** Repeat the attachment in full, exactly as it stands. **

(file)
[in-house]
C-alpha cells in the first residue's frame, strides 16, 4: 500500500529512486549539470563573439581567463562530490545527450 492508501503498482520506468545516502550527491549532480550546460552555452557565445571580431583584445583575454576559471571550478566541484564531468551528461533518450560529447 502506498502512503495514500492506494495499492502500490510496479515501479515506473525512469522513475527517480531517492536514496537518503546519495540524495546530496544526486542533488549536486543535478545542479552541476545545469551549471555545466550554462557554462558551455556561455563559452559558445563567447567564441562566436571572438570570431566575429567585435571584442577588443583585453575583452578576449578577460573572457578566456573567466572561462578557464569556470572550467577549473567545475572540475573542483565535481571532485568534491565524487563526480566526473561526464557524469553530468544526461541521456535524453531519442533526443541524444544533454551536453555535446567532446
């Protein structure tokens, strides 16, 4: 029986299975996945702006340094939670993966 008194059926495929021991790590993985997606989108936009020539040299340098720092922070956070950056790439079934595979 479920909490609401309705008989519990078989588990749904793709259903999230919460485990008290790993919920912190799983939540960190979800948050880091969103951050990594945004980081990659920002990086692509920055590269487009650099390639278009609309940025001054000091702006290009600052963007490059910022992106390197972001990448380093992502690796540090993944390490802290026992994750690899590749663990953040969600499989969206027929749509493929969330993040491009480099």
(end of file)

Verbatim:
[in-house]
C-alpha cells in the first residue's frame, strides 16, 4: 500500500529512486549539470563573439581567463562530490545527450 492508501503498482520506468545516502550527491549532480550546460552555452557565445571580431583584445583575454576559471571550478566541484564531468551528461533518450560529447 502506498502512503495514500492506494495499492502500490510496479515501479515506473525512469522513475527517480531517492536514496537518503546519495540524495546530496544526486542533488549536486543535478545542479552541476545545469551549471555545466550554462557554462558551455556561455563559452559558445563567447567564441562566436571572438570570431566575429567585435571584442577588443583585453575583452578576449578577460573572457578566456573567466572561462578557464569556470572550467577549473567545475572540475573542483565535481571532485568534491565524487563526480566526473561526464557524469553530468544526461541521456535524453531519442533526443541524444544533454551536453555535446567532446
């Protein structure tokens, strides 16, 4: 029986299975996945702006340094939670993966 008194059926495929021991790590993985997606989108936009020539040299340098720092922070956070950056790439079934595979 479920909490609401309705008989519990078989588990749904793709259903999230919460485990008290790993919920912190799983939540960190979800948050880091969103951050990594945004980081990659920002990086692509920055590269487009650099390639278009609309940025001054000091702006290009600052963007490059910022992106390197972001990448380093992502690796540090993944390490802290026992994750690899590749663990953040969600499989969206027929749509493929969330993040491009480099």